Jump to ContentJump to Main Navigation
The Substance of Language Volume IThe Domain of Syntax$
Users without a subscription are not able to see the full content.

John M. Anderson

Print publication date: 2011

Print ISBN-13: 9780199608317

Published to Oxford Scholarship Online: January 2012

DOI: 10.1093/acprof:oso/9780199608317.001.0001

Show Summary Details
Page of

PRINTED FROM OXFORD SCHOLARSHIP ONLINE (www.oxfordscholarship.com). (c) Copyright Oxford University Press, 2019. All Rights Reserved. Under the terms of the licence agreement, an individual user may print out a PDF of a single chapter of a monograph in OSO for personal use (for details see www.oxfordscholarship.com/page/privacy-policy).date: 22 March 2019

Issues in clause structure

Issues in clause structure

(p.189) 5 Issues in clause structure
The Substance of Language Volume I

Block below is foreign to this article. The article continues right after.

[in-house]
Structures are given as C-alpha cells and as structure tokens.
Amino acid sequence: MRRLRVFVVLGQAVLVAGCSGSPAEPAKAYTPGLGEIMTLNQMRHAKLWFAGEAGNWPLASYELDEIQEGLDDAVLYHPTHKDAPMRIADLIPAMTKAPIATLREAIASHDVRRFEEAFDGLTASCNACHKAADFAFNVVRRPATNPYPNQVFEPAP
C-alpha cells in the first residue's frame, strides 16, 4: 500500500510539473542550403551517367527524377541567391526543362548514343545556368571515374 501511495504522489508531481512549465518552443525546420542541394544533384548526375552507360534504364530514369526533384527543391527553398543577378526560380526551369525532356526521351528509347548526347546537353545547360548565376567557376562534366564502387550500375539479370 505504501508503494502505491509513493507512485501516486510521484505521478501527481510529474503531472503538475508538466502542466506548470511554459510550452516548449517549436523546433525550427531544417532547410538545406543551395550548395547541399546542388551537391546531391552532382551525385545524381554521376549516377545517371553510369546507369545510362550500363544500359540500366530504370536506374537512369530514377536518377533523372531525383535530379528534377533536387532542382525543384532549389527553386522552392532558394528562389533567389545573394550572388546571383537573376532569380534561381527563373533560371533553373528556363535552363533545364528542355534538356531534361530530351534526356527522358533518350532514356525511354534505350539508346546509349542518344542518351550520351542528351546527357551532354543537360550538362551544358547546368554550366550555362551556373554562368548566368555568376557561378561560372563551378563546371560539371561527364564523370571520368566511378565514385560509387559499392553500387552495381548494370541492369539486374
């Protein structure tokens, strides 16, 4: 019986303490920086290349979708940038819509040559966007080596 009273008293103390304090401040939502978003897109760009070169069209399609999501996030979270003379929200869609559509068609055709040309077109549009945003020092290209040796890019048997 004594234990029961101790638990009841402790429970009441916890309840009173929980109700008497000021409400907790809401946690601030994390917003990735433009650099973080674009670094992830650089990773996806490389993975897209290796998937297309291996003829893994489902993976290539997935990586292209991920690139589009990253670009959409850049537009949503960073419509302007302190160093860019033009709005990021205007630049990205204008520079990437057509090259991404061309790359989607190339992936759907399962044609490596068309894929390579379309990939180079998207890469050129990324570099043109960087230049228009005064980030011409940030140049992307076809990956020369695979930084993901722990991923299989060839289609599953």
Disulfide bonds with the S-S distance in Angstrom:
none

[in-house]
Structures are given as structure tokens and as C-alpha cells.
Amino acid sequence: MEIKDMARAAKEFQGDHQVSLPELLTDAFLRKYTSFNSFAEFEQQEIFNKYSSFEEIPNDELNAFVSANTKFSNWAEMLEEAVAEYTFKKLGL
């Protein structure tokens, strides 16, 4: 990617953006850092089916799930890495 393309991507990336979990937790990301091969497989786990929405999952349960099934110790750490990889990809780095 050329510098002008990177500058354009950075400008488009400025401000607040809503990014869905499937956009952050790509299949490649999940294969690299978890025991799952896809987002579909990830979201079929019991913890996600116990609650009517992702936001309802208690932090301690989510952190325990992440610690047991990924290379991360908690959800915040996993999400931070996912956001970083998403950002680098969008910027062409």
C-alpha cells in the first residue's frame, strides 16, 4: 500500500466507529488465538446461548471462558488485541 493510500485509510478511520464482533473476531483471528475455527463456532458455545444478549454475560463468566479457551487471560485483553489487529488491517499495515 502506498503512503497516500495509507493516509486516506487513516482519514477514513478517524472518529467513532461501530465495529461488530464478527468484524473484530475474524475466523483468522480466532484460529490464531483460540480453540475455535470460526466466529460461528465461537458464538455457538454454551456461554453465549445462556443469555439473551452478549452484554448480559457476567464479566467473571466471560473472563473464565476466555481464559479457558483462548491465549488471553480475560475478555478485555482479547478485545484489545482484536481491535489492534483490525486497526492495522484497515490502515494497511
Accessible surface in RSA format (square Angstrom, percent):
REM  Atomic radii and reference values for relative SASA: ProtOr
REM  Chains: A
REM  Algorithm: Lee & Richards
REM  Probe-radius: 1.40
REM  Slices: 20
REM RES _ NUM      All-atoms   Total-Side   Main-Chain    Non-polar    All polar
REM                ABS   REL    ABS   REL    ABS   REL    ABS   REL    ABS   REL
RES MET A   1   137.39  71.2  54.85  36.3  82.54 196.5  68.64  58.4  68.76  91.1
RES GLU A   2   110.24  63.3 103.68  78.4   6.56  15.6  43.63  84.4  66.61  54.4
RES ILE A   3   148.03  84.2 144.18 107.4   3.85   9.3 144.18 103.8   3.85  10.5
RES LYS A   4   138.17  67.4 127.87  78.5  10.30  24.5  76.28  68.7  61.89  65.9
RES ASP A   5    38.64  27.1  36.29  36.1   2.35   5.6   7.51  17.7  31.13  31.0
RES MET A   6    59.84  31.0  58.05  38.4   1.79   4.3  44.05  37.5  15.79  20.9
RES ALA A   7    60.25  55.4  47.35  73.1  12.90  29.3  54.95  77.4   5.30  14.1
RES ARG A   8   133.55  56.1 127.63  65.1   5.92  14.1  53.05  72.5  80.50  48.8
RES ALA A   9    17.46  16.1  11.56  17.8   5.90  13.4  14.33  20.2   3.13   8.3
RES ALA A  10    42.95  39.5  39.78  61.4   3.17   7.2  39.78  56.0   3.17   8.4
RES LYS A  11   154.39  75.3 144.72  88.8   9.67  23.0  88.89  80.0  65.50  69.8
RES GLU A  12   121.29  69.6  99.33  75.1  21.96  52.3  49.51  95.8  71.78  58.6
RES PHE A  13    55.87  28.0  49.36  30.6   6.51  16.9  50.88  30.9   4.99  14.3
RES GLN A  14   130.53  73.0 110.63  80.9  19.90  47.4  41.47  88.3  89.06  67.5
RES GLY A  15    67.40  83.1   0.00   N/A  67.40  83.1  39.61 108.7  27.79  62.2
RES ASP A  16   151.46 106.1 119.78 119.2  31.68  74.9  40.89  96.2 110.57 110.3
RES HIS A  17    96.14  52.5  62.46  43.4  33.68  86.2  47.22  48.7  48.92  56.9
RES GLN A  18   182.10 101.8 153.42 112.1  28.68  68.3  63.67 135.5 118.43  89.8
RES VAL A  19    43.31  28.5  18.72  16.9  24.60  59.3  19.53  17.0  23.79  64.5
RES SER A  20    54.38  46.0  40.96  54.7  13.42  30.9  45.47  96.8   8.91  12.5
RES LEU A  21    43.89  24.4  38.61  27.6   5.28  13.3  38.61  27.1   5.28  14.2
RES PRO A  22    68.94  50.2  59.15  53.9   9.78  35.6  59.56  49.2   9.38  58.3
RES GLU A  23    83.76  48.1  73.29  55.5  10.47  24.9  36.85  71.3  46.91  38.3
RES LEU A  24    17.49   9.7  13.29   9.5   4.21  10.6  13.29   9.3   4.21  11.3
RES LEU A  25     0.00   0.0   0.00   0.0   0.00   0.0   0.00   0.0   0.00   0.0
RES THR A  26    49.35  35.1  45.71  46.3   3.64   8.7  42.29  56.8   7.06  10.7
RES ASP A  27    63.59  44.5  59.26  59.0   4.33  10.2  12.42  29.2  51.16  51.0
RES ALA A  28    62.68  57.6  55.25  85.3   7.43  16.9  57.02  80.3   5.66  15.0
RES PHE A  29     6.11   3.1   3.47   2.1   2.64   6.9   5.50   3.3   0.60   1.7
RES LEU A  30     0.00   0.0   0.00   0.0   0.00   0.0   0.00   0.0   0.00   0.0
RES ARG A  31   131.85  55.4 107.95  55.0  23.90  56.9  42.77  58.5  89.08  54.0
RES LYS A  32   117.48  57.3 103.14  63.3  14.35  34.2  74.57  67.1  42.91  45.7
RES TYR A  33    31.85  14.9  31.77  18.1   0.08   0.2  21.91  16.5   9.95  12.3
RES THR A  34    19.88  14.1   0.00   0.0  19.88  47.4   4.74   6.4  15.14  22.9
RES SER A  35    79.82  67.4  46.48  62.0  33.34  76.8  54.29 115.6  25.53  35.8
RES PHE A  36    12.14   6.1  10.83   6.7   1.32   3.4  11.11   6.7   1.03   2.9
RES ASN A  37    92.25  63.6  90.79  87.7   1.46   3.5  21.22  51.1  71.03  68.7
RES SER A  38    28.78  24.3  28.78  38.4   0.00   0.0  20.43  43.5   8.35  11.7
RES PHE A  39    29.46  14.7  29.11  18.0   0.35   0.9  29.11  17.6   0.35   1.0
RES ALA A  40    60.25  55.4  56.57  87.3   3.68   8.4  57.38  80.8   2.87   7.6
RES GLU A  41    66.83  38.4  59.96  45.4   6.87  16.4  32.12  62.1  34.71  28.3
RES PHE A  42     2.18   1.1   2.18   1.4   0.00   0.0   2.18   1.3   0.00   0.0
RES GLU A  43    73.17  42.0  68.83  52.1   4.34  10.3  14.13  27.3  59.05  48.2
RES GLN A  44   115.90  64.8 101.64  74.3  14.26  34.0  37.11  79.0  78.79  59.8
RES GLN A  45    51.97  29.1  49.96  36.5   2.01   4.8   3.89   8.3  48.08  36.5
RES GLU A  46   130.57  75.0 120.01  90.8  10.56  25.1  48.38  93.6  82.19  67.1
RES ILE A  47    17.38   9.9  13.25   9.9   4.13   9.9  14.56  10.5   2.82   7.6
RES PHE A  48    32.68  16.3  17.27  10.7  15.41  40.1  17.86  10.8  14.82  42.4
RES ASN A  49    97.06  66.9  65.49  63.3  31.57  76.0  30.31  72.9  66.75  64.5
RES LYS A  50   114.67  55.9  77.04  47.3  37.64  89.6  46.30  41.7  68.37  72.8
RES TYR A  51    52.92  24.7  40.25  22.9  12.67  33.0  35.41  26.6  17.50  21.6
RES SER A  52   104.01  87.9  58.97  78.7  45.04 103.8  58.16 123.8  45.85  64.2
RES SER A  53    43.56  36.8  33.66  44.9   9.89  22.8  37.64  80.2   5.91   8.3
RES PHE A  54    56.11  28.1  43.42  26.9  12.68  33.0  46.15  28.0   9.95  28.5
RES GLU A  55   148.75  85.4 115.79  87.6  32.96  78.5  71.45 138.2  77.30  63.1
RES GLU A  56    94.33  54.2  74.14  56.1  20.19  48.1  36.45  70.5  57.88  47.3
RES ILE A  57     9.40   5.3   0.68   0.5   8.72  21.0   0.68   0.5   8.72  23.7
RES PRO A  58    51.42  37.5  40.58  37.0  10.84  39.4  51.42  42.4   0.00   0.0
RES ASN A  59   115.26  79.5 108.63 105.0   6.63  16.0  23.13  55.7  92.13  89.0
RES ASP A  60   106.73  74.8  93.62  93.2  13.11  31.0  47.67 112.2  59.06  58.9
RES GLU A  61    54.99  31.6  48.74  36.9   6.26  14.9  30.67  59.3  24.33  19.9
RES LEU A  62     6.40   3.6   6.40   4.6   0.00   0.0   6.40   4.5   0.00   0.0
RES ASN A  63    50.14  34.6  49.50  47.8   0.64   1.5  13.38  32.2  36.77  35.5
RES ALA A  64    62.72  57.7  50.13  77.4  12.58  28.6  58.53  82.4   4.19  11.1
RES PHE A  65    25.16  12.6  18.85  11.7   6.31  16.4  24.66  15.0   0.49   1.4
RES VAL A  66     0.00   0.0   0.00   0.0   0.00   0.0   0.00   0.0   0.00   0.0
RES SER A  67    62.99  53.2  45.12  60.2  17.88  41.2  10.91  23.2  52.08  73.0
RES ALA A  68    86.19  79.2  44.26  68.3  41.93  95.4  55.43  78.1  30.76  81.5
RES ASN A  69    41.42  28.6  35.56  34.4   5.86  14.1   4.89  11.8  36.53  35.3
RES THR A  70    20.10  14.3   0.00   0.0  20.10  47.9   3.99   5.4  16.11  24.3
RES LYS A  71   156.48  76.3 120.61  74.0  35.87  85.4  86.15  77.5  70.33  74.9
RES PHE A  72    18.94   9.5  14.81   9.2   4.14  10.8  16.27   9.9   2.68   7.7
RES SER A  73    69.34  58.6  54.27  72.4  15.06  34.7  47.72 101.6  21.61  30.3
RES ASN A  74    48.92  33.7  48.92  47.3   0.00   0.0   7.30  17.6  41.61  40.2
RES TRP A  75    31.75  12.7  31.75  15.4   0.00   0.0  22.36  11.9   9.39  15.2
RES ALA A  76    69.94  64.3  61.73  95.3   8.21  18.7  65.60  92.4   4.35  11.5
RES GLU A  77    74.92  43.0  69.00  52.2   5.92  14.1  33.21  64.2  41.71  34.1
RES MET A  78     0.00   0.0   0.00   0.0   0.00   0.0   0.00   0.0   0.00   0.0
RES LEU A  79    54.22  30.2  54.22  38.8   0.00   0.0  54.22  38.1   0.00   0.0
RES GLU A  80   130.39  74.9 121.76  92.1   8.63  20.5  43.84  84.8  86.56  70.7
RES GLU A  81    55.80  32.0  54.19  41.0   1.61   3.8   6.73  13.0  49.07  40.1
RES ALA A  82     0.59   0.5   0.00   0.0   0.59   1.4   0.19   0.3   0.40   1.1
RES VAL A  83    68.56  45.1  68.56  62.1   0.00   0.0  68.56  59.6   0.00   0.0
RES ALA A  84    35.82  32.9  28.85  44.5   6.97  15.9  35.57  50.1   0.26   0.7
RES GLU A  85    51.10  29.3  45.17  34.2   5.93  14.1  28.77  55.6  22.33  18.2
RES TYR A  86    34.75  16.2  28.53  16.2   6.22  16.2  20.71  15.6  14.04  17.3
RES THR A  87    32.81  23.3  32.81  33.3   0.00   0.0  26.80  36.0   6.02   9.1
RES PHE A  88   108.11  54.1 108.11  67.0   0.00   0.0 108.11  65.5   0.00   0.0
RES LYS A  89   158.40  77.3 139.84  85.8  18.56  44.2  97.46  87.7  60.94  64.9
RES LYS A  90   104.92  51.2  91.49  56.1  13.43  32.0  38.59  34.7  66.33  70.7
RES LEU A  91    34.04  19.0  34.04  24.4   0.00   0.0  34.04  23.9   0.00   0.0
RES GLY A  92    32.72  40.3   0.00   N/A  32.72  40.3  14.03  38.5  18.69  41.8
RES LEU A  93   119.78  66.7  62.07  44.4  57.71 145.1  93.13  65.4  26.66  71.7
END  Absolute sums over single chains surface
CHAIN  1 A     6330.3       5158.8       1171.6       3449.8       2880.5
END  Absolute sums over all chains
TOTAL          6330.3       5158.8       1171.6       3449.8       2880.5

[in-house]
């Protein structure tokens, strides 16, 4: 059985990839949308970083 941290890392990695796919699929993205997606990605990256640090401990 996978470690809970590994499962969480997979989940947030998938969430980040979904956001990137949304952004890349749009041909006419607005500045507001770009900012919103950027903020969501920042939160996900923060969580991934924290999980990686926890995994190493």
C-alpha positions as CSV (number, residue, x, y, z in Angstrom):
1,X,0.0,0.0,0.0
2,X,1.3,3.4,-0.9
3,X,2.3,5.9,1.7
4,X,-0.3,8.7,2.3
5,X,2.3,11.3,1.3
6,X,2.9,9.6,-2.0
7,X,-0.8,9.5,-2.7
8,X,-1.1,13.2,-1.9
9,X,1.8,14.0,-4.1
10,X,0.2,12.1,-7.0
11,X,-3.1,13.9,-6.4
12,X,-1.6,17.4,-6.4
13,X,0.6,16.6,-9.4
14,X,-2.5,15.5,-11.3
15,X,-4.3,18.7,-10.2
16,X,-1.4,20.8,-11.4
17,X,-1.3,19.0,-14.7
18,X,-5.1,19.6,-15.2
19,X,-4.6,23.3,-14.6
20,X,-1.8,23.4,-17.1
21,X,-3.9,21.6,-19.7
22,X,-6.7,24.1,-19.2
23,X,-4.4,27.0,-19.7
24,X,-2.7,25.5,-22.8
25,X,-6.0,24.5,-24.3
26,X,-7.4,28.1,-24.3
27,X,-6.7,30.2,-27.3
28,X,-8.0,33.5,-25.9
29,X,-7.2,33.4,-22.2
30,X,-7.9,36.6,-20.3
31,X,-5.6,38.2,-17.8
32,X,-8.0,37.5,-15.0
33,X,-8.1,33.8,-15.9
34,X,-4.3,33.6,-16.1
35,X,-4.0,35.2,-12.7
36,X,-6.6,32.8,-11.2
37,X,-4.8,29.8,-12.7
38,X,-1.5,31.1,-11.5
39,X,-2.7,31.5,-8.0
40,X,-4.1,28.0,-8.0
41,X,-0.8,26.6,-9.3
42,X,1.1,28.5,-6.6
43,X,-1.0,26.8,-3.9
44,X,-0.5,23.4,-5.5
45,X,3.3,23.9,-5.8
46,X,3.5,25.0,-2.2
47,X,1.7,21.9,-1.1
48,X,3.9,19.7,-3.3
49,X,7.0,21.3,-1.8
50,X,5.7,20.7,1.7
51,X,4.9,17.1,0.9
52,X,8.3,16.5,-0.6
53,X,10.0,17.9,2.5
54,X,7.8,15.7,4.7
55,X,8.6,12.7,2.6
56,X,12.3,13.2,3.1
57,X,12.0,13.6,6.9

John M. Anderson

Oxford University Press

This chapter discusses phenomena that have been appealed to in work advocating ‘head‐to‐head movement’. It is argued that such a mechanism further weakens the restrictiveness of syntax, despite introducing further tracking-devices. On the basis of a discussion of English and French, an alternative analysis of ‘movement to Infl’ and ‘movement to Comp’ is offered. The latter is provided with the non‐movement lexical account already appealed to in the discussion of interrogatives in Chapter 4. Analysis of the former invokes differences between languages in how much argument incorporation they permit in the lexicon, and this is illustrated from a range of languages. French is interpreted as involving incorporation of pronominal complements that may be coreferential with an adjunct, where English has a complement. This accounts for various differences between the languages in adverb position.

Keywords:   head‐to‐head movement, lexical incorporation, apposition and coreferentiality, complement vs. adjunct, adverb position

Oxford Scholarship Online requires a subscription or purchase to access the full text of books within the service. Public users can however freely search the site and view the abstracts and keywords for each book and chapter.

Please, subscribe or login to access full text content.

If you think you should have access to this title, please contact your librarian.

To troubleshoot, please check our FAQs , and if you can't find the answer there, please contact us .